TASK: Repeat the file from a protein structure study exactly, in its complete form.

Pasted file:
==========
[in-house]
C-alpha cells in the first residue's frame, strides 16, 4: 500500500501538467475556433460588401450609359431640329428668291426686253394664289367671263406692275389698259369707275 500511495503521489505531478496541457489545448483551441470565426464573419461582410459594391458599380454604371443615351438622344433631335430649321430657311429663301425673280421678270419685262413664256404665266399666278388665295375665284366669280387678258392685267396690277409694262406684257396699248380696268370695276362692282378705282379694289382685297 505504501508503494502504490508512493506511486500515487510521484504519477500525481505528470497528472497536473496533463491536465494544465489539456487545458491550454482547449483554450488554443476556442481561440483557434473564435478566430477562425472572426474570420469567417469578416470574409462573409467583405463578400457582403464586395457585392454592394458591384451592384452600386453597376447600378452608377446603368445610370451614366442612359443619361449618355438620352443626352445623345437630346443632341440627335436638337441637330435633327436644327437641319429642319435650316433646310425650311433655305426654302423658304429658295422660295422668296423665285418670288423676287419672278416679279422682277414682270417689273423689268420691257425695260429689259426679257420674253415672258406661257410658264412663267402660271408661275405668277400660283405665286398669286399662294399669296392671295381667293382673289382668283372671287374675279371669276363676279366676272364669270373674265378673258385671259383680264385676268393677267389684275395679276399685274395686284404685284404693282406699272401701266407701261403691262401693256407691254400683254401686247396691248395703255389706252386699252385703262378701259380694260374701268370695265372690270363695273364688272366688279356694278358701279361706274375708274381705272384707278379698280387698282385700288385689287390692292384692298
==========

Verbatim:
[in-house]
C-alpha cells in the first residue's frame, strides 16, 4: 500500500501538467475556433460588401450609359431640329428668291426686253394664289367671263406692275389698259369707275 500511495503521489505531478496541457489545448483551441470565426464573419461582410459594391458599380454604371443615351438622344433631335430649321430657311429663301425673280421678270419685262413664256404665266399666278388665295375665284366669280387678258392685267396690277409694262406684257396699248380696268370695276362692282378705282379694289382685297 505504501508503494502504490508512493506511486500515487510521484504519477500525481505528470497528472497536473496533463491536465494544465489539456487545458491550454482547449483554450488554443476556442481561440483557434473564435478566430477562425472572426474570420469567417469578416470574409462573409467583405463578400457582403464586395457585392454592394458591384451592384452600386453597376447600378452608377446603368445610370451614366442612359443619361449618355438620352443626352445623345437630346443632341440627335436638337441637330435633327436644327437641319429642319435650316433646310425650311433655305426654302423658304429658295422660295422668296423665285418670288423676287419672278416679279422682277414682270417689273423689268420691257425695260429689259426679257420674253415672258406661257410658264412663267402660271408661275405668277400660283405665286398669286399662294399669296392671295381667293382673289382668283372671287374675279371669276363676279366676272364669270373674265378673258385671259383680264385676268393677267389684275395679276399685274395686284404685284404693282406699272401701266407701261403691262401693256407691254400683254401686247396691248395703255389706252386699252385703262378701259380694260374701268370695265372690270363695273364688272366688279356694278358701279361706274375708274381705272384707278379698280387698282385700288385689287390692292384692298